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Solutions that Work: How to fix Database Connection Error in your WordPress Website

How to fix Database Connection Error in WordPress“Error establishing Database Connection”

This error is like a cockroach: no matter what you do, it always comes back, and you never know where it returns from.

The causes and solutions to this pesky error can be tabled (as depicted here). But knowing the technicalities doesn’t reduce the increased heart palpitations this error’s occurrence can cause, especially in a novice WordPress website owner/admin.

In this post, I’ll walk you through various solutions that will banish the database connection error in WordPress. Before we start, check to ensure that you have backups of your site and database, just to be on the safe side.

Don’t worry, I’ll make sure you can keep up, coding knowledge (or lack of) notwithstanding.

All problem-solving tactics begin with:

1- UnderstandingRepair Database

What does it mean and why do you receive this error in the first place?

The error is exactly what it says on the tin. Your WordPress database (written in MySQL) is essentially a collection of tables which store every bit of data (information) you have on your website. This includes content, comments, user profiles, and such, along with ‘invisible’ information about all that like metadata.

The database connection error on WordPress is generally caused by:

  • Incorrect database login credentials, server name, port number, or database name
  • User permission
  • Server downtime or error
  • Corrupted database

There are any number of factors which can cause any of the above situations, resulting in database connection error and a mess for you to deal with. That’s alright. Now that you have a better idea of what went wrong, you can start attempting repairs.

2- Possible Repairs

– – Repair Database function

Note: This solution works if you are receiving a different error message while trying to access your admin screen than the one displayed on front-end. If the error message on your site’s front-end and admin is the same, this won’t work.

This solution also works in the event when you’re logged out of your WordPress account.

Go to your WordPress installation directory and open wp-config.php. Near the end of this file, just above *That’s all, stop editing!, add this:

define(‘WP_ALLOW_REPAIR’, true);

Save changes and visit: You’ll see the following message:

Kindly place “Repair Database” image here

Click on ‘Repair Database’, wait a while, and try again.

Keep in mind that you’ll have to remove the define(‘WP_ALLOW_REPAIR’, true); from your wp-config.php once the problem is solved.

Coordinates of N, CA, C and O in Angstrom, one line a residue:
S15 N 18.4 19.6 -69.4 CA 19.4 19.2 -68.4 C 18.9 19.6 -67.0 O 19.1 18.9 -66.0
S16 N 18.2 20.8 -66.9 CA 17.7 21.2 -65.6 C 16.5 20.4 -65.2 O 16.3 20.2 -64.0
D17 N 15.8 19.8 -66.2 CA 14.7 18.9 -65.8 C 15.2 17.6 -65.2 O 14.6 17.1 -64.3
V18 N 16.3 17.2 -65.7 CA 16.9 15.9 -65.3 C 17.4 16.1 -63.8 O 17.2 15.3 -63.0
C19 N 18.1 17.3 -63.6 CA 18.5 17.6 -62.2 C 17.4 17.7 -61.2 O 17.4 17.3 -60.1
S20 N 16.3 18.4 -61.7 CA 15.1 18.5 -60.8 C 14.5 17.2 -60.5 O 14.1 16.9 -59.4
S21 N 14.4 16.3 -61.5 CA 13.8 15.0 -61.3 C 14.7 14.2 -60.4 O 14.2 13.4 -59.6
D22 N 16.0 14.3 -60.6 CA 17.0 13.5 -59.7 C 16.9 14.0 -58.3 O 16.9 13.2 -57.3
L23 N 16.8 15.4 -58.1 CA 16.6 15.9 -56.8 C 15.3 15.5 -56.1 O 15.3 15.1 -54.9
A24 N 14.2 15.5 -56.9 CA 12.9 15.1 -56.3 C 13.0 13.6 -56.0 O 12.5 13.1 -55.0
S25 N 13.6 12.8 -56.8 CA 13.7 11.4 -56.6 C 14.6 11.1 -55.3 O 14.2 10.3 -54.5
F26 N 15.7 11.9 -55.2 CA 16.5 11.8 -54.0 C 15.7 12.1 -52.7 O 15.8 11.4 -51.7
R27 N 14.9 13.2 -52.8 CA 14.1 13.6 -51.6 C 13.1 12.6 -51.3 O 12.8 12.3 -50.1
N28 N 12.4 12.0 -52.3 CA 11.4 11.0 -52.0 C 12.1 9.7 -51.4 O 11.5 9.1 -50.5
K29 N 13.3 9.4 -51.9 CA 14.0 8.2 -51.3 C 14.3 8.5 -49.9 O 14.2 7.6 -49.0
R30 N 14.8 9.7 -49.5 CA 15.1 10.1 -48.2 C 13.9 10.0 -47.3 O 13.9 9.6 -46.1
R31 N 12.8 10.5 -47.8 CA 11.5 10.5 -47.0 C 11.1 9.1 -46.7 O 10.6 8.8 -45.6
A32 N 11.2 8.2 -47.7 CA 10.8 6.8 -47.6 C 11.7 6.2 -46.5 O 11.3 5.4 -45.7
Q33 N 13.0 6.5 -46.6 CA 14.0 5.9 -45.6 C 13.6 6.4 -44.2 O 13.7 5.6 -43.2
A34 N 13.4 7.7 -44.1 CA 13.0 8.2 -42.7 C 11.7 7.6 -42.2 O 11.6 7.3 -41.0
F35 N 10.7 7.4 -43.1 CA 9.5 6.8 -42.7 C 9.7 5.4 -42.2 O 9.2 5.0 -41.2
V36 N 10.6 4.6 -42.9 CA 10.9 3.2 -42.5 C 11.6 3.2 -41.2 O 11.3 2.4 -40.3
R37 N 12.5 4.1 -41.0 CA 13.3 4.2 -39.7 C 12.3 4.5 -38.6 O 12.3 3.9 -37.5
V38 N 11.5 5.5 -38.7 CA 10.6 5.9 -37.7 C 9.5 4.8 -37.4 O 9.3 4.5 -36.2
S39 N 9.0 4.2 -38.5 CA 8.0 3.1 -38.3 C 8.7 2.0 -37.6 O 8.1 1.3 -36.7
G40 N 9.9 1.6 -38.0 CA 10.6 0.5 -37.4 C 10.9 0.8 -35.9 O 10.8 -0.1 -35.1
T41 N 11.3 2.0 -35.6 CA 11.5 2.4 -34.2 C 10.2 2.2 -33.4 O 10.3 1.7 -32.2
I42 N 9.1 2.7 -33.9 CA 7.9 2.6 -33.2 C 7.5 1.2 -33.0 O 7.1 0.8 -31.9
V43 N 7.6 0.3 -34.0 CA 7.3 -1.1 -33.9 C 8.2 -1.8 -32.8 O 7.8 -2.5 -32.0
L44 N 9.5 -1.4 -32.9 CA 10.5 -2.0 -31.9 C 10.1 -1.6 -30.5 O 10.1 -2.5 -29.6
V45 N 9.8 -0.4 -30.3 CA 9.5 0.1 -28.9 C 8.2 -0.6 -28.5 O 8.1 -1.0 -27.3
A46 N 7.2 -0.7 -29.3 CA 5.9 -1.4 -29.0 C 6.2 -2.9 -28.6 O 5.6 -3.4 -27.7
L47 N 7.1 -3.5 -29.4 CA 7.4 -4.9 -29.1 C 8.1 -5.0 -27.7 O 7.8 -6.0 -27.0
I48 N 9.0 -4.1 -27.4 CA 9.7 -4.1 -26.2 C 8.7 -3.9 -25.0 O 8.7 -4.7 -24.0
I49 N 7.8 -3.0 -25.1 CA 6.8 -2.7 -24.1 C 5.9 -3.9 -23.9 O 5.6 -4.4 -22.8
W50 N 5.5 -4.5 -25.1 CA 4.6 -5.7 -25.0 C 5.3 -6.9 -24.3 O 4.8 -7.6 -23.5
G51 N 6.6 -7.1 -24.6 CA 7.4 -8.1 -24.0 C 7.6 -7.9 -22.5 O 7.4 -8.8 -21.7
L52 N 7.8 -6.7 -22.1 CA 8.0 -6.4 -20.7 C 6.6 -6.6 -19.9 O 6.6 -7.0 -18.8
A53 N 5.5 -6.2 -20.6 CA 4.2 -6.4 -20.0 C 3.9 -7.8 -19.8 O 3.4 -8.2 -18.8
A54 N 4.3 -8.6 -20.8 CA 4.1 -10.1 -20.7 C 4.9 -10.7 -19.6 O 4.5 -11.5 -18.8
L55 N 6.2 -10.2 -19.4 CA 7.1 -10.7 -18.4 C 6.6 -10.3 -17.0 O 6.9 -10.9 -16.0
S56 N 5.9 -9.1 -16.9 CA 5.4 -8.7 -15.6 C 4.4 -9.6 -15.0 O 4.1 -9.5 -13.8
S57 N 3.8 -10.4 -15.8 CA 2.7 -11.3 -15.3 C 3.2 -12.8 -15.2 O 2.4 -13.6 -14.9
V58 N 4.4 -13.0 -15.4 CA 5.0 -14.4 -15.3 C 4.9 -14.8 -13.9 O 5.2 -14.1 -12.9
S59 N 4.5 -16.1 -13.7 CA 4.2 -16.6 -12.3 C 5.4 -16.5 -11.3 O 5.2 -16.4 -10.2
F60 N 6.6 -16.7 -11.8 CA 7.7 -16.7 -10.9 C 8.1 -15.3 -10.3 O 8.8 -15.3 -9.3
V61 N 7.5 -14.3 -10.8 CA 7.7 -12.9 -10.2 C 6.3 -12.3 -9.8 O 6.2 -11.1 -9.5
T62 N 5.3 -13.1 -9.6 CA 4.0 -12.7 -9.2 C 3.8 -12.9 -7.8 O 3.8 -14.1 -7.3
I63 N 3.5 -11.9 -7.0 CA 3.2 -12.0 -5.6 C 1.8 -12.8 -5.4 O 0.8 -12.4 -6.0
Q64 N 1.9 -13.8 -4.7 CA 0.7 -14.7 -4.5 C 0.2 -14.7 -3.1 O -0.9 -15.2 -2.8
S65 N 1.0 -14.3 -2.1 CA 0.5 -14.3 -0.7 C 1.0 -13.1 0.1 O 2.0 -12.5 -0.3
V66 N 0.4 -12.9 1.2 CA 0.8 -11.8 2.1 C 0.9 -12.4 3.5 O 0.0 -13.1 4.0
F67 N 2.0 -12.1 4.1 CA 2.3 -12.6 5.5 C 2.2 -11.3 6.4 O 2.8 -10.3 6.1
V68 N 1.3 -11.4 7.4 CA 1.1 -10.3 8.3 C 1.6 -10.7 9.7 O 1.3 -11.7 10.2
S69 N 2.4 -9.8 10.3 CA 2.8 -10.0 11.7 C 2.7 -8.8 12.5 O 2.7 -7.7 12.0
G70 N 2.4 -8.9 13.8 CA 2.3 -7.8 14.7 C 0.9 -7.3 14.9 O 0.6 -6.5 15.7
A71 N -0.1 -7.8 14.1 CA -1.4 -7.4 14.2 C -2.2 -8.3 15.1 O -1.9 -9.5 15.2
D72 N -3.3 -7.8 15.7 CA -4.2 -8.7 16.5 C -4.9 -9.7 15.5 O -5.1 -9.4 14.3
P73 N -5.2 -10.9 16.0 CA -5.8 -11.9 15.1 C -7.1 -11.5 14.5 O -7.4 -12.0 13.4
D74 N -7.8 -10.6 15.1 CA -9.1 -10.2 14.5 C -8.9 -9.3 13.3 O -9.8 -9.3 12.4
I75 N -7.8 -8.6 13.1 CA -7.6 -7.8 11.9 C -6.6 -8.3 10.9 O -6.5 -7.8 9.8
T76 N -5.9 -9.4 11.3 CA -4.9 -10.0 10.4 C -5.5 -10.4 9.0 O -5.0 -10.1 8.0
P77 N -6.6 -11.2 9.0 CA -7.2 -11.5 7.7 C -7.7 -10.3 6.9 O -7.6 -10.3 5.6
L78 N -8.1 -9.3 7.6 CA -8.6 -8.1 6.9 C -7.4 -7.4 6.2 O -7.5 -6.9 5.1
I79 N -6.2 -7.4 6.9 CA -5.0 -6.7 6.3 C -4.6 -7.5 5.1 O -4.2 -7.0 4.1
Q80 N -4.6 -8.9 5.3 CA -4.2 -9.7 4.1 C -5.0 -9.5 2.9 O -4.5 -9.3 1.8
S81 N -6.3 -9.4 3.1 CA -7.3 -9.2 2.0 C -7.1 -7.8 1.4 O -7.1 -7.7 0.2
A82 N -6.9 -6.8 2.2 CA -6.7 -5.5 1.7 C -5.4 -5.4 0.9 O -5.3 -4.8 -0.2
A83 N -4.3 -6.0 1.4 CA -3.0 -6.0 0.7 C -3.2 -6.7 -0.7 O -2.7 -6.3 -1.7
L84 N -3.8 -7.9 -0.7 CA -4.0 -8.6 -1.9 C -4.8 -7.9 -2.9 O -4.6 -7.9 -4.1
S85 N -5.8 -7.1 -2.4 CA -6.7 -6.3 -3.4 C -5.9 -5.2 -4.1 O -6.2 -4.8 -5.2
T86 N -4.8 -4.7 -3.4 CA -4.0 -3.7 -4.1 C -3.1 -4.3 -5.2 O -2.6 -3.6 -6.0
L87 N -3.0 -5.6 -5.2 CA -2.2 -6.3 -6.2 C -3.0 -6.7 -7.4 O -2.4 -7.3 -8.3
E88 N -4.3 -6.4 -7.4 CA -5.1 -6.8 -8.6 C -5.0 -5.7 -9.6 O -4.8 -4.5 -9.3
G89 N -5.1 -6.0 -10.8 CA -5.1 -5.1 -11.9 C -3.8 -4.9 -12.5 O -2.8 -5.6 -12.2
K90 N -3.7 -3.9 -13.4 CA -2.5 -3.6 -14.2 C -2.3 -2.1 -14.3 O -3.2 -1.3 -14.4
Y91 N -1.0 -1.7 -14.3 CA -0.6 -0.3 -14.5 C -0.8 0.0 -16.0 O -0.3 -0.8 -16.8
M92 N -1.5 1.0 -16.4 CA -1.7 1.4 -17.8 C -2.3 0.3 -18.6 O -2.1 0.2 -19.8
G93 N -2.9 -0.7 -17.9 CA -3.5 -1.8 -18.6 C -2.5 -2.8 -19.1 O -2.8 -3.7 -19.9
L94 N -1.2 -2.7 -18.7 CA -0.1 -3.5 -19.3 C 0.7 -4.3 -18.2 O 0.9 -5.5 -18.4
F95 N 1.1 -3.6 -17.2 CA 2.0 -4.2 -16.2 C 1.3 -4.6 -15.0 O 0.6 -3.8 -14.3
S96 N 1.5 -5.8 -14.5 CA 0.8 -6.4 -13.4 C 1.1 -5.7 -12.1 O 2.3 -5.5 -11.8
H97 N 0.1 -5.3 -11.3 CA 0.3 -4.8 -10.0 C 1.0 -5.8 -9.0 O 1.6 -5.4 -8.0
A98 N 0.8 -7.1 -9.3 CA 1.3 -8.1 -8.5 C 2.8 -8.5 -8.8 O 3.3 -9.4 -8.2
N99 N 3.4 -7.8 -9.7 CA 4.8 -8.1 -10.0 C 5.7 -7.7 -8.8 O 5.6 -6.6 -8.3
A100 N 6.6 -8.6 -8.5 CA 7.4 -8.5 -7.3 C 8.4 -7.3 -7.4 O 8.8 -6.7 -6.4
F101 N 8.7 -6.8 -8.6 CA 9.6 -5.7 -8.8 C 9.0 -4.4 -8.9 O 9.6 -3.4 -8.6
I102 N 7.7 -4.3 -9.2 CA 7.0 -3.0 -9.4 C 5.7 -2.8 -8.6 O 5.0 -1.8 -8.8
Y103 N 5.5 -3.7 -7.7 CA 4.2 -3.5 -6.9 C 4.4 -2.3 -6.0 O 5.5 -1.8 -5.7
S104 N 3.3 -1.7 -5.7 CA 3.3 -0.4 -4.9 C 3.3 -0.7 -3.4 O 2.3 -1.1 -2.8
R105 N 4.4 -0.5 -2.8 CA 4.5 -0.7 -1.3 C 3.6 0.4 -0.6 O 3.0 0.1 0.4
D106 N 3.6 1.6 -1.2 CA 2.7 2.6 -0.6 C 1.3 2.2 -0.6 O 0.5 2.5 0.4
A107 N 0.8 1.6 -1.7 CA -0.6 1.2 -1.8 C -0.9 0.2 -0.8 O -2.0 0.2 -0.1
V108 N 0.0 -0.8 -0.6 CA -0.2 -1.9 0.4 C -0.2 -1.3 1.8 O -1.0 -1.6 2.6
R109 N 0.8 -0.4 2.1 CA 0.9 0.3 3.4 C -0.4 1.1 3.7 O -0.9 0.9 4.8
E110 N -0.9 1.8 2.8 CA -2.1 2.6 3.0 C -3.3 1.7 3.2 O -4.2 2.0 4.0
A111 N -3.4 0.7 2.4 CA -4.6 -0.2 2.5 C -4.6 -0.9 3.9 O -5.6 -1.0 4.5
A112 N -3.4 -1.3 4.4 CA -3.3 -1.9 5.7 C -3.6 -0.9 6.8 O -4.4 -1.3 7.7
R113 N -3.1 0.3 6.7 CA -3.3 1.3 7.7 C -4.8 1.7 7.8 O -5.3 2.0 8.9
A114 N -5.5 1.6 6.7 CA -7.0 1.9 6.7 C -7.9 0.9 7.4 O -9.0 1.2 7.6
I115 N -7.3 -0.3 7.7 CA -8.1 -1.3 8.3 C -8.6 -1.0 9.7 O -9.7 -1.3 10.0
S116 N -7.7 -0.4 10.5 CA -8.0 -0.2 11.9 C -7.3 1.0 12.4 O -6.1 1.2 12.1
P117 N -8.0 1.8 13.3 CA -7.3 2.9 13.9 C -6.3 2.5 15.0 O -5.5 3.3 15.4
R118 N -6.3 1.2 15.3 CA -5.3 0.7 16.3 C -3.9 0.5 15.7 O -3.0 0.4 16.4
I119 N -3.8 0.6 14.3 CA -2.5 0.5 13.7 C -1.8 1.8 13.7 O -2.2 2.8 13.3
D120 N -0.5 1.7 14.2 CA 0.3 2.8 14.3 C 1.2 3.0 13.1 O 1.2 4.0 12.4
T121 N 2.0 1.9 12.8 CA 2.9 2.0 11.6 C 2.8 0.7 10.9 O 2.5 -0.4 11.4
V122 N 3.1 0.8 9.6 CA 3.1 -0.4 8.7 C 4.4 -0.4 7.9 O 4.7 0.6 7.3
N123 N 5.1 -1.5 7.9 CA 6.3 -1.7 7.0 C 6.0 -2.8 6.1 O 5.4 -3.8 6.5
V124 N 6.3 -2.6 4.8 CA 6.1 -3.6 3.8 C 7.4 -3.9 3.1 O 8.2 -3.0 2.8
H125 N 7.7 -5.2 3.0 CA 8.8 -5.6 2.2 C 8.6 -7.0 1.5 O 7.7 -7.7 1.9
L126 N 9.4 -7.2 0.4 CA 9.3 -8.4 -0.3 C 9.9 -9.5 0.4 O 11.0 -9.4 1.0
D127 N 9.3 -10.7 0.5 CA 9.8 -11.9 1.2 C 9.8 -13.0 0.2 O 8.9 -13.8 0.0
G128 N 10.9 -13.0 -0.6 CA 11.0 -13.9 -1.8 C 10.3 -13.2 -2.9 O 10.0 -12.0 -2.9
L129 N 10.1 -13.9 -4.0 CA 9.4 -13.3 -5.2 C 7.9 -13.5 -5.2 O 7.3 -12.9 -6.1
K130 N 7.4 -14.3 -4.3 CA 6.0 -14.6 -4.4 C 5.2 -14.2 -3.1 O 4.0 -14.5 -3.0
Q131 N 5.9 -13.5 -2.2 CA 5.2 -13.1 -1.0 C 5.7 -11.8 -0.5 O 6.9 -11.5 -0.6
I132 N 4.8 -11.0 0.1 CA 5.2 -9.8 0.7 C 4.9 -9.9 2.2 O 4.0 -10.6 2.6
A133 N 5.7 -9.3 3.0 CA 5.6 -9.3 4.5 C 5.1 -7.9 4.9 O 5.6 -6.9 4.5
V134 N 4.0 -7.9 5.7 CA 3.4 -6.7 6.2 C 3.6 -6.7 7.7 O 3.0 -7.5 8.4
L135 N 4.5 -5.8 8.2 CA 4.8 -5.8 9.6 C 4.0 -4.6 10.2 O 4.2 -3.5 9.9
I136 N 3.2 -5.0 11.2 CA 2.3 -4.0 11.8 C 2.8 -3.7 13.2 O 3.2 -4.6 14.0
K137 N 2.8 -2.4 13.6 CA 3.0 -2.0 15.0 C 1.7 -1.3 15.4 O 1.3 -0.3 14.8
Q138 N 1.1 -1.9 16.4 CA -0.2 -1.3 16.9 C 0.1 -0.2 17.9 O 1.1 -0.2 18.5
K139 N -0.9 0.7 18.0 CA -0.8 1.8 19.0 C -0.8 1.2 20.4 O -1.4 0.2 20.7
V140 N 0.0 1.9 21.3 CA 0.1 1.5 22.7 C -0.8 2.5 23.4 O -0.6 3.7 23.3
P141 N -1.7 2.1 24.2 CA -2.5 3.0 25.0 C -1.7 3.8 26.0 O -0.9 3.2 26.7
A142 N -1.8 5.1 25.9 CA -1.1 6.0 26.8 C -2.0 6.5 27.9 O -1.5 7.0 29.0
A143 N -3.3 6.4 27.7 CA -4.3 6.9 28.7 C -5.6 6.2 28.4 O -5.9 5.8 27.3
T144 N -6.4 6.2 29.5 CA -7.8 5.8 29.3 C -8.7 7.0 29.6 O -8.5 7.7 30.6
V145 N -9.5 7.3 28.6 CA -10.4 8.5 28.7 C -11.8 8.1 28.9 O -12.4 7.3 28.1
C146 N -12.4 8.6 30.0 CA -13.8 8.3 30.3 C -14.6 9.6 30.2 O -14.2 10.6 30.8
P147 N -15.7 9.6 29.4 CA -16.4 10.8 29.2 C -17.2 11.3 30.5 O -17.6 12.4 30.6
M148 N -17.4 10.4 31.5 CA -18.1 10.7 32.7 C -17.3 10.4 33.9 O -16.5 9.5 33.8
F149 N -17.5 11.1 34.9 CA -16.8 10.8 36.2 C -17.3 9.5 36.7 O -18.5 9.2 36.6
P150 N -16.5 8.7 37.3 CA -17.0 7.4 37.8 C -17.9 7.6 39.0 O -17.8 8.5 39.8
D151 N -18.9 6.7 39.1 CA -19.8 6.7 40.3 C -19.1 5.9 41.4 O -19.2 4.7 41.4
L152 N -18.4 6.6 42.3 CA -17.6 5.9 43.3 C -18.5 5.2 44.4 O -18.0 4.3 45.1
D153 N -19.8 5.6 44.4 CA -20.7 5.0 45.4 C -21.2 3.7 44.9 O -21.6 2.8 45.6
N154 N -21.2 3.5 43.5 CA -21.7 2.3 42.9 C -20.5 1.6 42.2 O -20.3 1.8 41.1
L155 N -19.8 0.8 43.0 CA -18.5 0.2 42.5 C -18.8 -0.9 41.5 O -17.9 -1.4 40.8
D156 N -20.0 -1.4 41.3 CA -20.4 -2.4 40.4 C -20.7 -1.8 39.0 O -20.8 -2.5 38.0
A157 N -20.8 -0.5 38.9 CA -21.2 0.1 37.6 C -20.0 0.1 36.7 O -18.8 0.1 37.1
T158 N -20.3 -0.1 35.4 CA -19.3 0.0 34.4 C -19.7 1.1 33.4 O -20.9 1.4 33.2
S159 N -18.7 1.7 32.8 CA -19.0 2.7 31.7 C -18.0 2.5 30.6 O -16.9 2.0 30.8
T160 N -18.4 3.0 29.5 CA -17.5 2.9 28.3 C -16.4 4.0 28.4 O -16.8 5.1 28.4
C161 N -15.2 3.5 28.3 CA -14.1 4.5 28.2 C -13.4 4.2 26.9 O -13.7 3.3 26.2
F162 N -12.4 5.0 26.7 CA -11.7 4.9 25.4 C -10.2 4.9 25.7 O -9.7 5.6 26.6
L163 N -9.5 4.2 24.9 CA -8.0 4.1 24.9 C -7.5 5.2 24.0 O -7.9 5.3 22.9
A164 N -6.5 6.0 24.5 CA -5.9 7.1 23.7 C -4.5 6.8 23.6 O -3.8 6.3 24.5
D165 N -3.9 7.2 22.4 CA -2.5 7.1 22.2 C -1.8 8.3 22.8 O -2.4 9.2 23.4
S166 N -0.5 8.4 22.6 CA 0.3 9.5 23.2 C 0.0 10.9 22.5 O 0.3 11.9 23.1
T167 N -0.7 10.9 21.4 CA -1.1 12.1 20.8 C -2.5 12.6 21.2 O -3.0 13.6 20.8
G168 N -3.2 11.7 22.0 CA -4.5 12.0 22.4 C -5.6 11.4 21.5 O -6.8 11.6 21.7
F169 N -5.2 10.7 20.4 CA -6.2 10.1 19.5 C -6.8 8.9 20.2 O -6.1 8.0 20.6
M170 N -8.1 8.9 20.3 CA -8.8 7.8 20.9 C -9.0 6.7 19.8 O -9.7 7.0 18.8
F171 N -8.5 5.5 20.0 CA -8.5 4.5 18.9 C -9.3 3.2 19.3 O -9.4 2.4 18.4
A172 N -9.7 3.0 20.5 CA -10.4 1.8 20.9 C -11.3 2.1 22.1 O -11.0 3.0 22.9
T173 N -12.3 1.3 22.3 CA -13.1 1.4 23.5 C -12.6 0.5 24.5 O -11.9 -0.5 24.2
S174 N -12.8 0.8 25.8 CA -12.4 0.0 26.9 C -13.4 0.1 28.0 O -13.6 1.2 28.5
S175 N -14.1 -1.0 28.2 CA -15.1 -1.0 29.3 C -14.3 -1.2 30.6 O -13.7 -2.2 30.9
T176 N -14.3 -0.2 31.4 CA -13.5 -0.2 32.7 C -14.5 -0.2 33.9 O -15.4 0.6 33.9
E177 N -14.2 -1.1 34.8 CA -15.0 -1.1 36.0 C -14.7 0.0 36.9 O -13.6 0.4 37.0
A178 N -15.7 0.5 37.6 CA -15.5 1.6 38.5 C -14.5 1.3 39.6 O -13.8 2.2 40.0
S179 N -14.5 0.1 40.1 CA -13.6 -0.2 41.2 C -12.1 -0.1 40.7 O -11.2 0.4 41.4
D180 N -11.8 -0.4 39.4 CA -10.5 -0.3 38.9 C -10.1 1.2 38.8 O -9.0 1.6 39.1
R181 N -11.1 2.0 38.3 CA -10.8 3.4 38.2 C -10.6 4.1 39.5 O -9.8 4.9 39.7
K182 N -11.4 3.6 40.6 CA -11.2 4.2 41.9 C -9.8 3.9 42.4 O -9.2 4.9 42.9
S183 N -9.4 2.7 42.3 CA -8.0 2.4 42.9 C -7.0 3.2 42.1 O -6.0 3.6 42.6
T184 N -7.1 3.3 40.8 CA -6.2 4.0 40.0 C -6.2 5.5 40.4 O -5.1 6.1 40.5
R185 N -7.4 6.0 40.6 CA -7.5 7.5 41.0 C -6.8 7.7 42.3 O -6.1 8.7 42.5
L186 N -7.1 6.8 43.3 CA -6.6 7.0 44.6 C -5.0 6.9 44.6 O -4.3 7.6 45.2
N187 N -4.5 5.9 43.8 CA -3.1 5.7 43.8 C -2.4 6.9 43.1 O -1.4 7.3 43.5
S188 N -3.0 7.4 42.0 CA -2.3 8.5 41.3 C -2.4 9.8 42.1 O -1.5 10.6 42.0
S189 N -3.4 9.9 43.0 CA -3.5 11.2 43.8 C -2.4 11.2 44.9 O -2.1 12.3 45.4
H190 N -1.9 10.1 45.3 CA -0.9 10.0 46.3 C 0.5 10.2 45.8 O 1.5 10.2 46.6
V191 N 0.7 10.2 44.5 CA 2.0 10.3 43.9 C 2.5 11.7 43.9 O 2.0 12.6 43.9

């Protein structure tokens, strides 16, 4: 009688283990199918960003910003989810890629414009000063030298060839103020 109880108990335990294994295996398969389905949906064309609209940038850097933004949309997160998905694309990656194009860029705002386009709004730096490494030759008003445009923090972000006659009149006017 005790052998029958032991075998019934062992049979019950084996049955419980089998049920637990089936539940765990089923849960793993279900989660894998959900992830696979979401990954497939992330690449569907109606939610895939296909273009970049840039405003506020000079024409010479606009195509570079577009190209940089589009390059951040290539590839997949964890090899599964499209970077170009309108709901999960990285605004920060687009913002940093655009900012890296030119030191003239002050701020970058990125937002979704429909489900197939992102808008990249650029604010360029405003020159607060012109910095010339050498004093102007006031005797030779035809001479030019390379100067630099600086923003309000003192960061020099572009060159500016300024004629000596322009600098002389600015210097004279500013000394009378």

– – wp-config.php

This is the file which contains the information regarding how WordPress connects to the database (and for which purposes). The file also contains information about your database credentials, so direct yourself to check those first. You’ll find it written like this:

define(‘DB_NAME’, ‘your_database_name’);

define(‘DB_USER’, ‘your_database_username’);

define(‘DB_PASSWORD’, ‘database_password’);

define(‘DB_HOST’, ‘localhost’);

The ‘DB_HOST’ value (localhost) will need to be replaced. Depending upon your web host, it could be your IP, or anything else. WPBeginner compiled a list here.

Now, try to login again with the database information you found here. If the problem persists, it’s time to take the repairs to the server-side.


3– Web Host

Server downtime can be caused by unexpected traffic surges, which in turn can be the cause of database connection error. This means that the server is unable to keep up with the bandwidth requirement and so many simultaneous requests.

The first thing you need to do is contact your web host and enquire about your server. You can also check this yourself with a bit of canniness. If you know the URLs of other sites hosted on the same server as yours (shared hosting), try visiting them. If you’re on a dedicated server or VPS, take a different approach. Go to your cPanel and open phpMyAdmin.

If you receive ‘Access Denied’, then you can be sure that either your server is at fault or the user doesn’t have database permission.

If you can connect, test that the login credential you’ve been using has required permission to access the database anyway. Make a new file and name it testconnection.php. Add this:


$link = mysql_connect(‘localhost’, ‘root’, ‘password’);

if (!$link) {

die(‘Unable to Connect: ‘ . mysql_error());

echo ‘Connected’;



Save and recheck by visiting your website. If you still can’t connect, get on the phone with your web host and ask them to restore your database permissions.



Sure, it’s a frustrating error, but you can work through it with a little perseverance and lots of help from the rest of the community and resources like these.

Author Bio: Tracey Jones is an exuberant professional and expert in the field of web development. Presently, she is working for HireWPGeeks Ltd., where she assists her clients to hire WordPress developer to meet all your WordPress development needs at cost-effective rates. Instead of all these things she is very interested in research on various web technologies.

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